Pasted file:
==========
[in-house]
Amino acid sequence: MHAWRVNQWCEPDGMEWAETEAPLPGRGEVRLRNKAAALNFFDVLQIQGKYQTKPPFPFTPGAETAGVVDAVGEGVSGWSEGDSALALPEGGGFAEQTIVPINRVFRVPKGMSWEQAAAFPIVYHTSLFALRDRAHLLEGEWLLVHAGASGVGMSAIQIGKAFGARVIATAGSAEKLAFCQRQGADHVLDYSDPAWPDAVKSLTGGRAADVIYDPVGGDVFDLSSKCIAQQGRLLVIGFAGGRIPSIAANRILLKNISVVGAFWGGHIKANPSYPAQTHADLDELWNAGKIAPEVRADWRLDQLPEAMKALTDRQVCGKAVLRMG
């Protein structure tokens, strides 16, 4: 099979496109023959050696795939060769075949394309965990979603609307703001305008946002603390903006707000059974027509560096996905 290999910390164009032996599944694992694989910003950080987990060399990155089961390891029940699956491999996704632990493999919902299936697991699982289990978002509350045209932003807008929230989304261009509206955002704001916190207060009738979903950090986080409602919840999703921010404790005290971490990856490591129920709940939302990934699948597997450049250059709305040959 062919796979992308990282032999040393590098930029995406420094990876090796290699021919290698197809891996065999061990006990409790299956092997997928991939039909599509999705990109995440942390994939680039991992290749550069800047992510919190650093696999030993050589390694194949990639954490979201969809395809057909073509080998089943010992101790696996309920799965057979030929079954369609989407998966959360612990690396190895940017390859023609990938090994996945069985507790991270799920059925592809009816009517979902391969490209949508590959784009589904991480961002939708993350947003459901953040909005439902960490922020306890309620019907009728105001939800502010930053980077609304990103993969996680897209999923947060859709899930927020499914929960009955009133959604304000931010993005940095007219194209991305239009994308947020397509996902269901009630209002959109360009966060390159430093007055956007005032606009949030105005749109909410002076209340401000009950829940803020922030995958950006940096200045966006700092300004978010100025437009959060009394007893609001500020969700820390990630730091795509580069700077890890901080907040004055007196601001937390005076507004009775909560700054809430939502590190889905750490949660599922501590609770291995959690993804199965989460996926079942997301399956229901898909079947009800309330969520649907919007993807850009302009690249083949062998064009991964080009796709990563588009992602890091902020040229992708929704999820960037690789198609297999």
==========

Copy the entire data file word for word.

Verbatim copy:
[in-house]
Amino acid sequence: MHAWRVNQWCEPDGMEWAETEAPLPGRGEVRLRNKAAALNFFDVLQIQGKYQTKPPFPFTPGAETAGVVDAVGEGVSGWSEGDSALALPEGGGFAEQTIVPINRVFRVPKGMSWEQAAAFPIVYHTSLFALRDRAHLLEGEWLLVHAGASGVGMSAIQIGKAFGARVIATAGSAEKLAFCQRQGADHVLDYSDPAWPDAVKSLTGGRAADVIYDPVGGDVFDLSSKCIAQQGRLLVIGFAGGRIPSIAANRILLKNISVVGAFWGGHIKANPSYPAQTHADLDELWNAGKIAPEVRADWRLDQLPEAMKALTDRQVCGKAVLRMG
């Protein structure tokens, strides 16, 4: 099979496109023959050696795939060769075949394309965990979603609307703001305008946002603390903006707000059974027509560096996905 290999910390164009032996599944694992694989910003950080987990060399990155089961390891029940699956491999996704632990493999919902299936697991699982289990978002509350045209932003807008929230989304261009509206955002704001916190207060009738979903950090986080409602919840999703921010404790005290971490990856490591129920709940939302990934699948597997450049250059709305040959 062919796979992308990282032999040393590098930029995406420094990876090796290699021919290698197809891996065999061990006990409790299956092997997928991939039909599509999705990109995440942390994939680039991992290749550069800047992510919190650093696999030993050589390694194949990639954490979201969809395809057909073509080998089943010992101790696996309920799965057979030929079954369609989407998966959360612990690396190895940017390859023609990938090994996945069985507790991270799920059925592809009816009517979902391969490209949508590959784009589904991480961002939708993350947003459901953040909005439902960490922020306890309620019907009728105001939800502010930053980077609304990103993969996680897209999923947060859709899930927020499914929960009955009133959604304000931010993005940095007219194209991305239009994308947020397509996902269901009630209002959109360009966060390159430093007055956007005032606009949030105005749109909410002076209340401000009950829940803020922030995958950006940096200045966006700092300004978010100025437009959060009394007893609001500020969700820390990630730091795509580069700077890890901080907040004055007196601001937390005076507004009775909560700054809430939502590190889905750490949660599922501590609770291995959690993804199965989460996926079942997301399956229901898909079947009800309330969520649907919007993807850009302009690249083949062998064009991964080009796709990563588009992602890091902020040229992708929704999820960037690789198609297999």